Think about it. Can you imagine being treated by a physician who possesses all the medical knowledge in the world after just graduating from several years in school but has absolutely no hands-on experience?
Ironically, this is essentially what we do when it comes to the relationship between church leaders and the people we serve. We may have an enormous amount of head knowledge and even voracious eagerness to learn, but we often lack the experience, training and real-life perspective we need when it comes to interacting with real human beings, in real time, about real spirituality, that produces real transformation. And we also lack all the pain, mystery, wisdom and wonderment that go along with it.
Many protégés who attend seminary as their sole preparation end up stumbling around the church upon graduation and battling confusion and frustration. Why? Because they initially believe they've been properly prepared, trained and equipped for the demands ahead, but they soon realize it's not true. In actuality they were, more often than not, only given information instead of personalized and intentional development.
We must join together to shift our paradigms on what it looks like to train and develop ministers, church planters, social entrepreneurs, and other spiritual leaders. Our current system does a disservice to protégés when we tell them (or even imply to them) that education is enough, or that it's the primary path. We all know life doesn't happen in a classroom—it happens far beyond those walls. And it's only outside those walls that a more holistic process of leadership development is even possible.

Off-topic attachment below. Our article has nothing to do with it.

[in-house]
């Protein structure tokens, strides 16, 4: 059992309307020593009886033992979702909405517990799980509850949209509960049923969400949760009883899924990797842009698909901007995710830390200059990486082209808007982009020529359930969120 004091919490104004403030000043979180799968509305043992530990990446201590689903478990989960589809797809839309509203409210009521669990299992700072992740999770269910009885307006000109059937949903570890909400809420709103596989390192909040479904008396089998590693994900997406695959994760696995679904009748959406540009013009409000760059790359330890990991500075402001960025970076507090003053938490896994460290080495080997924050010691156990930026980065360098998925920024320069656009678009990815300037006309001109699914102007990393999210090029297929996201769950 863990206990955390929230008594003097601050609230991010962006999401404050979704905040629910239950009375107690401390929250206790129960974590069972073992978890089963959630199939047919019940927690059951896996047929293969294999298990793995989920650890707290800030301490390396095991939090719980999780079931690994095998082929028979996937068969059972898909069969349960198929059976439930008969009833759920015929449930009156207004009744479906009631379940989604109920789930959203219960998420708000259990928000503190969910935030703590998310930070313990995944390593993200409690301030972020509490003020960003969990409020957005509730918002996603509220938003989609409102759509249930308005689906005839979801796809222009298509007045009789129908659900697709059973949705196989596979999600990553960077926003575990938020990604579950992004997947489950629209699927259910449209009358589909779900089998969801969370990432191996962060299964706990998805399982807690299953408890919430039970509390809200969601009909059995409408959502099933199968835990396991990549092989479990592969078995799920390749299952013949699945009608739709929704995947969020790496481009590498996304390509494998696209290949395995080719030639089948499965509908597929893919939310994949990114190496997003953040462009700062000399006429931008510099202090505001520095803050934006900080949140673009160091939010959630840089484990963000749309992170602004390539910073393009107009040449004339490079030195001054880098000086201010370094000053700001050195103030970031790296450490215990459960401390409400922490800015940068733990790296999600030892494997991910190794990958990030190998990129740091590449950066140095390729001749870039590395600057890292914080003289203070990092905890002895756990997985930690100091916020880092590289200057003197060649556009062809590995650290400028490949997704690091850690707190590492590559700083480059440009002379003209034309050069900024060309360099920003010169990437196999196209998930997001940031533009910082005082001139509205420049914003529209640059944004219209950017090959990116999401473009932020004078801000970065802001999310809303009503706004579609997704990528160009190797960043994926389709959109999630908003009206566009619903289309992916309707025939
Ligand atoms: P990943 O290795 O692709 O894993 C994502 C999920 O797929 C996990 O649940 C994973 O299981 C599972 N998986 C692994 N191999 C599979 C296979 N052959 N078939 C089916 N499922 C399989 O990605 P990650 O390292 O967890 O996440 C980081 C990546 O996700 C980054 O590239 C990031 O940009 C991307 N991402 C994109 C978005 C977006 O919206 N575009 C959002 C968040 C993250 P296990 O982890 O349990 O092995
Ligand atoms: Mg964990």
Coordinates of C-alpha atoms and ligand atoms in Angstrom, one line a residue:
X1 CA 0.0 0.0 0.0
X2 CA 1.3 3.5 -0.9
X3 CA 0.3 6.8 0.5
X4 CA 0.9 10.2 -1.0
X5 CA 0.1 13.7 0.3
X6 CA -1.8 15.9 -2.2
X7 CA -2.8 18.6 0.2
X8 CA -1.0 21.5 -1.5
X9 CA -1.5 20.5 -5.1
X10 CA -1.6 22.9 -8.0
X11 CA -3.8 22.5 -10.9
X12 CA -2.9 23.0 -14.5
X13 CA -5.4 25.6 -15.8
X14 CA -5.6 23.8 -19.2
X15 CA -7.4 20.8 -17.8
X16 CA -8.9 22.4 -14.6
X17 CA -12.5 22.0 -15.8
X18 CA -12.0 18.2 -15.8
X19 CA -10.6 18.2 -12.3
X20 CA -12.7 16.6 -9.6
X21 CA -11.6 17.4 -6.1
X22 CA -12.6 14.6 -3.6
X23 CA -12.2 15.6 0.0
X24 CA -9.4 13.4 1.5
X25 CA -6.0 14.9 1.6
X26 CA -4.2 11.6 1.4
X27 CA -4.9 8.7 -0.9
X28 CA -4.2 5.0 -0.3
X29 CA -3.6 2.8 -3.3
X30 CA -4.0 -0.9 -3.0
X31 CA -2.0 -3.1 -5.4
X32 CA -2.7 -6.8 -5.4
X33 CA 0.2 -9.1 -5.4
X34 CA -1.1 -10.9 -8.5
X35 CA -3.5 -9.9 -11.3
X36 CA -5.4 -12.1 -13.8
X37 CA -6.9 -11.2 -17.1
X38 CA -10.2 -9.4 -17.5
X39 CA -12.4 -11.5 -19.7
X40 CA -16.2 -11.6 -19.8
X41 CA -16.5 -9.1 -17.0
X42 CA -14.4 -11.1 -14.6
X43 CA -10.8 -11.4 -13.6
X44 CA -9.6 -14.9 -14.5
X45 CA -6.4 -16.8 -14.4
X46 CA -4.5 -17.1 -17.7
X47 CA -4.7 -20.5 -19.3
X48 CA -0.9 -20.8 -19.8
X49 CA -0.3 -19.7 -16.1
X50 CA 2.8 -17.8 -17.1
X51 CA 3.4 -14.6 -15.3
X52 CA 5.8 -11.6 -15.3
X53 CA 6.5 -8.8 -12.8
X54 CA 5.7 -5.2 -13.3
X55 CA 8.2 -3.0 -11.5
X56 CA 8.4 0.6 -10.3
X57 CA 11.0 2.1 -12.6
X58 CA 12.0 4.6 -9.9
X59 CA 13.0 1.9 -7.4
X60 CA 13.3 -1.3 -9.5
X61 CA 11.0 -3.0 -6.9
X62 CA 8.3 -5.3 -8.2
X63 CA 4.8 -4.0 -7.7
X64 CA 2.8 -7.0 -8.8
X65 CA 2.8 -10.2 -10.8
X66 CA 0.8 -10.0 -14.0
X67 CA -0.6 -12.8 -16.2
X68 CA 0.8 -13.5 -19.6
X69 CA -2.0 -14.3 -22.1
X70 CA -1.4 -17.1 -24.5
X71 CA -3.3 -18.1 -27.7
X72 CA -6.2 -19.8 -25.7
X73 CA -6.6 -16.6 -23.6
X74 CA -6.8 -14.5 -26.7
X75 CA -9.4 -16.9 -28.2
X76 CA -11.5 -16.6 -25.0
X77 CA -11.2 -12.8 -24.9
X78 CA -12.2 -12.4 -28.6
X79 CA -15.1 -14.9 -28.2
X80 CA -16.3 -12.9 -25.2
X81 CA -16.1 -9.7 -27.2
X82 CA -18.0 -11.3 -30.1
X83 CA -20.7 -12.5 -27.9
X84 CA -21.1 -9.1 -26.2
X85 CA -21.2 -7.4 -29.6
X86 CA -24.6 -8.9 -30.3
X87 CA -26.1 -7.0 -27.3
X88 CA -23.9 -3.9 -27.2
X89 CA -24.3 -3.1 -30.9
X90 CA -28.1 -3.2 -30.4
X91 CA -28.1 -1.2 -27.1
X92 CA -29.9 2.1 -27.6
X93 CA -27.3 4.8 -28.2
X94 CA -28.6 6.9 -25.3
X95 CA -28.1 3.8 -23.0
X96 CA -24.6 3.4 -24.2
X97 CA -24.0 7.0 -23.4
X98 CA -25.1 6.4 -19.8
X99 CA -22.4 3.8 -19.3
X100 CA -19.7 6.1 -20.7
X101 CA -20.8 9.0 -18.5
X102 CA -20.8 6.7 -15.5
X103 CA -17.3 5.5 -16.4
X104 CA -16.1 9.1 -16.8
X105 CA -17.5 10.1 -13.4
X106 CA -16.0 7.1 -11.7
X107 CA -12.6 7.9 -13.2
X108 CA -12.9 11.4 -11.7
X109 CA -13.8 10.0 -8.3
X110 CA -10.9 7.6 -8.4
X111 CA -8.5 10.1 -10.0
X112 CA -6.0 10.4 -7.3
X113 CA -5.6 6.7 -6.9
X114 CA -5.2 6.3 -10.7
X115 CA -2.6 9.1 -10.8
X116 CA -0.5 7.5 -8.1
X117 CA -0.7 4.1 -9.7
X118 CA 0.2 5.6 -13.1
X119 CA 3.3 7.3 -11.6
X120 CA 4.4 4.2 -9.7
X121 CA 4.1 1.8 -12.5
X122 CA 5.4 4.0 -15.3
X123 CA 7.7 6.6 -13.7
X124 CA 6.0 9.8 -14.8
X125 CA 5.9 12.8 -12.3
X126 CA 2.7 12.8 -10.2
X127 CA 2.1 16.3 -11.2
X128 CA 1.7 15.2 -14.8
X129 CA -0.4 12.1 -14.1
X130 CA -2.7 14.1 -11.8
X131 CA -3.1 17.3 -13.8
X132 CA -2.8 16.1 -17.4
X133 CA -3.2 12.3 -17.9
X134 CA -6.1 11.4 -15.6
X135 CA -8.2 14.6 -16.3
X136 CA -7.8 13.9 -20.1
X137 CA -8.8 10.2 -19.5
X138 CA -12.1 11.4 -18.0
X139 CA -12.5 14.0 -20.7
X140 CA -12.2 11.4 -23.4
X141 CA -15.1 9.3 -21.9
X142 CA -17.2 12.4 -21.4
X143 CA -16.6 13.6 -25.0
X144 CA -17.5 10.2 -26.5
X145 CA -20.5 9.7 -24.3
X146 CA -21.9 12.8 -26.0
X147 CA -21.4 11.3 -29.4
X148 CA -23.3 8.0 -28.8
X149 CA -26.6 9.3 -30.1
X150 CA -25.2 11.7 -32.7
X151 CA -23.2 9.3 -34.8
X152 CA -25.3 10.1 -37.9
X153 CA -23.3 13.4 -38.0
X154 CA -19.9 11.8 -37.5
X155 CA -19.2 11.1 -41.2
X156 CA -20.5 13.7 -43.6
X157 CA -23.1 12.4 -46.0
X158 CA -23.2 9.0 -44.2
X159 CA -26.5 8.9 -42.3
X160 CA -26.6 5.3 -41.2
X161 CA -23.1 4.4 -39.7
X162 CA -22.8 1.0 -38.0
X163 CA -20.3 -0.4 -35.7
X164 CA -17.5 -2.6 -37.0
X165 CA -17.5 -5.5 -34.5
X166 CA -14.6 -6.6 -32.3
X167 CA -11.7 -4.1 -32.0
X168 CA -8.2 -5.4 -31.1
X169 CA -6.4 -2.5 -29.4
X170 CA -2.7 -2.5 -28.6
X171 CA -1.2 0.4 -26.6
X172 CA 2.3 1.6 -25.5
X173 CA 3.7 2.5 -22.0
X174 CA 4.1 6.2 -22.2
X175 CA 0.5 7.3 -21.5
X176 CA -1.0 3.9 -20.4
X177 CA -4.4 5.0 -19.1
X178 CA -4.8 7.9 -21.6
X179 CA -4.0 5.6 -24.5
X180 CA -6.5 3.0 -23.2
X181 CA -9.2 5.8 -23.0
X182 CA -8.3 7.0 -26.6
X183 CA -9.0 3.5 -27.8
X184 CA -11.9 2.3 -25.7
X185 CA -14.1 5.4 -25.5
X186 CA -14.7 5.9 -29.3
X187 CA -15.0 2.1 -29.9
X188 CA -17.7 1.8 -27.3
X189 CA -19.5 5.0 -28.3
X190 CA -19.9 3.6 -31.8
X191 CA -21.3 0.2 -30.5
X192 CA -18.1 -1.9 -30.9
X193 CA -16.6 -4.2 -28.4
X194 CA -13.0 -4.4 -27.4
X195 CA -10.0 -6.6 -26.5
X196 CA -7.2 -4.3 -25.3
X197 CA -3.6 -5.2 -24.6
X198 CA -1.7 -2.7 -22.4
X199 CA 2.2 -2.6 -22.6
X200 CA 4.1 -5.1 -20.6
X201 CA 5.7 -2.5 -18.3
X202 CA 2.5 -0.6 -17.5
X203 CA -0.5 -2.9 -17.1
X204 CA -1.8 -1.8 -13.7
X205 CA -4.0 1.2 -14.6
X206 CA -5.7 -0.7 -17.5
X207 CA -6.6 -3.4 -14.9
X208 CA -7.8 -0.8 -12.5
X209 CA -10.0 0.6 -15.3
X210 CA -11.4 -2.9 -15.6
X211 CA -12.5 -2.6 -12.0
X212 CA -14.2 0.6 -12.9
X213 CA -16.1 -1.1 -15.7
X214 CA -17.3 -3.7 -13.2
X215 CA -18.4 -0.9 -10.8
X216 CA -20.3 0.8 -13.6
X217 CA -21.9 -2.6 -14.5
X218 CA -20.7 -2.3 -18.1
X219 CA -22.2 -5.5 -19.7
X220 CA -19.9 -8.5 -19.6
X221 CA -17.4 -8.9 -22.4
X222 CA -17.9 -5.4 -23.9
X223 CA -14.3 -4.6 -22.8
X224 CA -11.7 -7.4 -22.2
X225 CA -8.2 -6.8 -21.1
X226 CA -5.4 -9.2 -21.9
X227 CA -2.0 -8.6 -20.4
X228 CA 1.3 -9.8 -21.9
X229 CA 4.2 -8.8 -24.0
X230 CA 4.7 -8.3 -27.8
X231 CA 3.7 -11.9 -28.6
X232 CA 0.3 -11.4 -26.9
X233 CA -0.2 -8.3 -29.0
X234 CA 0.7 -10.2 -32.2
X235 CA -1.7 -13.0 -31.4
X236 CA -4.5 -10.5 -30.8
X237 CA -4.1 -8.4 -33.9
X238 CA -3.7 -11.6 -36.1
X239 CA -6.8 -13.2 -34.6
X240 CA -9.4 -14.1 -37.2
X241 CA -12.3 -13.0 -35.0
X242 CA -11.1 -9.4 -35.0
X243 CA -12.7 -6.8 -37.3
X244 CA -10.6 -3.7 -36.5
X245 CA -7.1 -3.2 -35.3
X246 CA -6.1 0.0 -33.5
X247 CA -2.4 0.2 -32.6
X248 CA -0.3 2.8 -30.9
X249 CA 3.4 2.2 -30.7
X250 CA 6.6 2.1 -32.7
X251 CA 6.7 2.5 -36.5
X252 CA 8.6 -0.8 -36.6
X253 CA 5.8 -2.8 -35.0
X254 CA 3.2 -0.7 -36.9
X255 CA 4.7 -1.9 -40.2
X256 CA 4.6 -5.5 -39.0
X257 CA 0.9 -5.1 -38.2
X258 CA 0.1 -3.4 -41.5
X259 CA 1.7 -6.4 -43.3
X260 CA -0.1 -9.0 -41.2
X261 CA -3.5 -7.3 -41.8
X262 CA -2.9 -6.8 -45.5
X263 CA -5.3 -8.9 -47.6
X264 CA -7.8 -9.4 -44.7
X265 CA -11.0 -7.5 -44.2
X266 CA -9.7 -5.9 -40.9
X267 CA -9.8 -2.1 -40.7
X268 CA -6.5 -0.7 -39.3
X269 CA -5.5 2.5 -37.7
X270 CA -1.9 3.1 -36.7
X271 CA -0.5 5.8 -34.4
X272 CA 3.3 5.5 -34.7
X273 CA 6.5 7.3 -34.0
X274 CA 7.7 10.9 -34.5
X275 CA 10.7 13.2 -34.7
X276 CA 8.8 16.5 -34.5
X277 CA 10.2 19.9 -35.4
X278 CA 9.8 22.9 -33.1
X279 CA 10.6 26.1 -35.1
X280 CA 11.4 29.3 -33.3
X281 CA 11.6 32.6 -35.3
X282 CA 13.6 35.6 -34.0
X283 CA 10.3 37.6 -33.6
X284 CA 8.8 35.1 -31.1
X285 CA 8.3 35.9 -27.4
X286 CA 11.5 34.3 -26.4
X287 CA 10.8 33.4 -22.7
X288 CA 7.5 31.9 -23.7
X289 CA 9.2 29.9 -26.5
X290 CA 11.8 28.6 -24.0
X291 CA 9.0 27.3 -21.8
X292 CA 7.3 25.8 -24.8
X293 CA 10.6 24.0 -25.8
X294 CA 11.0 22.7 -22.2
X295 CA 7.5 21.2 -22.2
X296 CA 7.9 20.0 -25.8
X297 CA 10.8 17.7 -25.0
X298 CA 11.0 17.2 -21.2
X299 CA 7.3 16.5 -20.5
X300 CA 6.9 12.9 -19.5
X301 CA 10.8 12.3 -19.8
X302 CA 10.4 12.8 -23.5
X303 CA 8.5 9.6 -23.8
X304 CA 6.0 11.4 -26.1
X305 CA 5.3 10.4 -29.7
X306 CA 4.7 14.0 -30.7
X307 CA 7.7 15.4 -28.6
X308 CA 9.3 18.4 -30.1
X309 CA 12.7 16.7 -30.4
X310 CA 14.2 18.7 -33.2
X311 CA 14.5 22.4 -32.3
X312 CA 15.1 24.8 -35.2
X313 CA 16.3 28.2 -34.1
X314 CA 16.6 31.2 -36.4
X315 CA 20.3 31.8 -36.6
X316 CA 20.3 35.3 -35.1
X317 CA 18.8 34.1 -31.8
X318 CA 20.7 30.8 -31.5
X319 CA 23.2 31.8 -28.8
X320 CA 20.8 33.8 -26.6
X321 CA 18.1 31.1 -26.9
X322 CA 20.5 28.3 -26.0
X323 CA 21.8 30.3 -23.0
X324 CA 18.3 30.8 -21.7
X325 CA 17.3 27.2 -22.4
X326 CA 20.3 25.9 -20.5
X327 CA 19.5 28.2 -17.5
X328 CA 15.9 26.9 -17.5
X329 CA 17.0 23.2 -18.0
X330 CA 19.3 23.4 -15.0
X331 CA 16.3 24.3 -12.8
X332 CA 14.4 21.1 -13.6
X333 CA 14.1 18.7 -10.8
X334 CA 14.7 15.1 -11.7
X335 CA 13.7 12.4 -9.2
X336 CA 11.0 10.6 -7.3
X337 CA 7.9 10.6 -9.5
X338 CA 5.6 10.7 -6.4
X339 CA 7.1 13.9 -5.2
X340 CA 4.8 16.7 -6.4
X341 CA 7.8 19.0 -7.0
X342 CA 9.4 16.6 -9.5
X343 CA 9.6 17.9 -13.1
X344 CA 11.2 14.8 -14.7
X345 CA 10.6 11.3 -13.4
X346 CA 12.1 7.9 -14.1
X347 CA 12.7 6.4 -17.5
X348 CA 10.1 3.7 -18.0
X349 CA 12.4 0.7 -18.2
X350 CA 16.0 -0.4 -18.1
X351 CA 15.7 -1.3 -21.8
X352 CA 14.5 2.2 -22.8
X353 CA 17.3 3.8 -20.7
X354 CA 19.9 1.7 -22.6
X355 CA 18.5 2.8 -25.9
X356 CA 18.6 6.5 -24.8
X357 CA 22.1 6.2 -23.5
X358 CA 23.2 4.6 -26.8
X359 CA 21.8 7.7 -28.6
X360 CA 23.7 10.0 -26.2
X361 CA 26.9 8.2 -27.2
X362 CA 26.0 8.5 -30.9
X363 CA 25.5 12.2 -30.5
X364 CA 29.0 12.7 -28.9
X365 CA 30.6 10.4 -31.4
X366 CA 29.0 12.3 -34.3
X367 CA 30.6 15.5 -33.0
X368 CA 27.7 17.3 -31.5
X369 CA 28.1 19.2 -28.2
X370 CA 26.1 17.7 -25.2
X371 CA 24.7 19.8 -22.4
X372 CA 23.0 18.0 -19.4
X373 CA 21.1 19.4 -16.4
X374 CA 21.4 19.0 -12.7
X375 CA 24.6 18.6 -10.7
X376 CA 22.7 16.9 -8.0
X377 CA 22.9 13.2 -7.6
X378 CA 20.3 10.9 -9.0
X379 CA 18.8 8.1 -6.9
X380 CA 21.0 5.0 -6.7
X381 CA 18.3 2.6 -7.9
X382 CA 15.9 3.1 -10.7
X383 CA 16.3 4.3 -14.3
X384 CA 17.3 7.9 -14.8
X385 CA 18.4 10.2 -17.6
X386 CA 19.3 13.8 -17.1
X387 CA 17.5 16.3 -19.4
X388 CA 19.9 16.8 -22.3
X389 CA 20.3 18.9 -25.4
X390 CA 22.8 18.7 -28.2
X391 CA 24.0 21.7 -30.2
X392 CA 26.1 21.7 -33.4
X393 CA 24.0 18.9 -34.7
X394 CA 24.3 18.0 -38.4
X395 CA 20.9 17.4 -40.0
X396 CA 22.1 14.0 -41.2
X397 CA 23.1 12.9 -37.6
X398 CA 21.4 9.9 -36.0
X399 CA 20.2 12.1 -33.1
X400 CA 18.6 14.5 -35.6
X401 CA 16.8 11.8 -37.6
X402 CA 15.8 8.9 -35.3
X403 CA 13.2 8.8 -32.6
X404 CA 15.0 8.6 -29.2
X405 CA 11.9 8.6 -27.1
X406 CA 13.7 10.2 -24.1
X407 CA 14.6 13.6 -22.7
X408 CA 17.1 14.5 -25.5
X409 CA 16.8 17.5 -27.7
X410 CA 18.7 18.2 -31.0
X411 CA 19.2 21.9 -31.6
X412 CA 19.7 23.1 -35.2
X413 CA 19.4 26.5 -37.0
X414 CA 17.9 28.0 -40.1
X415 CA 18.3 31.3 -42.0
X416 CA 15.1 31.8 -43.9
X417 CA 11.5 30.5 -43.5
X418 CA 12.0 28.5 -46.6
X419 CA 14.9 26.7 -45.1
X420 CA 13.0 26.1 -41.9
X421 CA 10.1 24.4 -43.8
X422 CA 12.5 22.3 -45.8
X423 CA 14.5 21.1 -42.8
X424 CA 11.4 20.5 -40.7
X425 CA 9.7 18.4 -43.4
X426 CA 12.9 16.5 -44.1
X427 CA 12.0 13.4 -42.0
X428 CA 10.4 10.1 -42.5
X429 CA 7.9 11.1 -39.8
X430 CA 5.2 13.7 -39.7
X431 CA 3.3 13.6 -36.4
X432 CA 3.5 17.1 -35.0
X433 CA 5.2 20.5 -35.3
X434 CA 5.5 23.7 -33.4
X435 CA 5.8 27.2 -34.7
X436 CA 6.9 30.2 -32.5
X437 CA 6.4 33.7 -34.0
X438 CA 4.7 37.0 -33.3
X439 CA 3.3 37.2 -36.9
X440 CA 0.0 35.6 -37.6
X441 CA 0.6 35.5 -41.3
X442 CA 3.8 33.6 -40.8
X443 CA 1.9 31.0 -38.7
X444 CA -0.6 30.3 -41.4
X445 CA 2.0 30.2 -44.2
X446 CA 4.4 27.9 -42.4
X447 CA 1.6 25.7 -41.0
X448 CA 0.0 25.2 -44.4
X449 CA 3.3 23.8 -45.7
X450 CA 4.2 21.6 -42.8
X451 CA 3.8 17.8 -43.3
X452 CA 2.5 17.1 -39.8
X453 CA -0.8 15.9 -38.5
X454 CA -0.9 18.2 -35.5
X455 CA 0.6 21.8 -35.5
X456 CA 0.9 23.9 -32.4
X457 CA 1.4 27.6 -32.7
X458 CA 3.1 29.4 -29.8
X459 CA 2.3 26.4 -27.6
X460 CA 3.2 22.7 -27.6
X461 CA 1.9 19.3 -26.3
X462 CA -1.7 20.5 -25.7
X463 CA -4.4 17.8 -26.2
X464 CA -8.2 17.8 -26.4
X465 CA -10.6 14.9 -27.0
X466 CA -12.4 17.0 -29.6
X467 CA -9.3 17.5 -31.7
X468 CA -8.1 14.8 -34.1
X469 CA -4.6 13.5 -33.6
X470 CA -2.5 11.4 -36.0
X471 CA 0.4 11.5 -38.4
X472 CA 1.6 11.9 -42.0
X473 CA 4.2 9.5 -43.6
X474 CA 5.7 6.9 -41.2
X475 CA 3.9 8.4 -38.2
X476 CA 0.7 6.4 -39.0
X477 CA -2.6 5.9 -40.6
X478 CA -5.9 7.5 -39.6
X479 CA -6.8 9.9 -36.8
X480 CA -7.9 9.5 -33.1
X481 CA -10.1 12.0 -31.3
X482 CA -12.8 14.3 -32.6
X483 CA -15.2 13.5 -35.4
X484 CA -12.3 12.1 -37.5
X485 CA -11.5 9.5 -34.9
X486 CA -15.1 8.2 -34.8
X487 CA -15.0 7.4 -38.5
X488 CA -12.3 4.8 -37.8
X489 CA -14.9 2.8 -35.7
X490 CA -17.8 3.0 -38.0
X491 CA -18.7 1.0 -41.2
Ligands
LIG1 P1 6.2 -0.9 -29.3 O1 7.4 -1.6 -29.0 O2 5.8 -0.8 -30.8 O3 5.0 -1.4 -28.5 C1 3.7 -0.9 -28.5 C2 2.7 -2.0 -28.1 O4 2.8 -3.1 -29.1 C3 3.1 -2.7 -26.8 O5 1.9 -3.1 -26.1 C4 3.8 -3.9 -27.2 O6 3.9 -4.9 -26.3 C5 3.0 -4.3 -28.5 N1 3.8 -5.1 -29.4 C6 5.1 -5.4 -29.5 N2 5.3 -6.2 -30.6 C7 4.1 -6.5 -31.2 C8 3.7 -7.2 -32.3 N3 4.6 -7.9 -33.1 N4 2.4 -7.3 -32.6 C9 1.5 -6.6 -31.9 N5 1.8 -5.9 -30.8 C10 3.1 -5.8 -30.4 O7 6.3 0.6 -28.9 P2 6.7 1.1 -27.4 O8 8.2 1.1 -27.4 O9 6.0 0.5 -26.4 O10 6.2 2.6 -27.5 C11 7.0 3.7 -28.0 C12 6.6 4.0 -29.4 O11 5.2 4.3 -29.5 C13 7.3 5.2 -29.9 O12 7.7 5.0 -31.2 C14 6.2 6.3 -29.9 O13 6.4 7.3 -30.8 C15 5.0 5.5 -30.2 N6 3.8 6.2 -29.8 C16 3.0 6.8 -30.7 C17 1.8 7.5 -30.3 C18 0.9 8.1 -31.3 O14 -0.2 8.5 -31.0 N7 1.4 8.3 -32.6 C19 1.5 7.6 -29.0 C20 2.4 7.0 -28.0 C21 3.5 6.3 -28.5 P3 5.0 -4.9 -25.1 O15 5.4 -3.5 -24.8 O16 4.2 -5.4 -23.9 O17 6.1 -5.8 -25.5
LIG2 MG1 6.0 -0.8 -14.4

From Iconic Leaders to Real Mentors
Another common way that misguided protégés seek to prepare for ministry is through that iconic leadership figure in some far-off successful church or ministry. Protégés may have searched for ways to cultivate their skills but found no obvious path. So they begin to search elsewhere—like the megachurch pastor, charismatic leader, well-known nonprofit leader or prolific communicator. In a quest to fill their hunger for knowledge, they devour books, sermon podcasts, and attend any conferences they can (all of which can be an important part of development). And how can we blame them? Pursuing knowledge when a drive to learn strikes is commendable.
On the other hand, seeking development from masters of the trade who live nowhere nearby is remarkably similar to watching DVDs on how to take dance lessons. You could incessantly observe and study the flawless expert moves of a renowned dancer on a TV screen, but without someone training you in a non-virtual way, you will never come close to optimizing your maximum potential.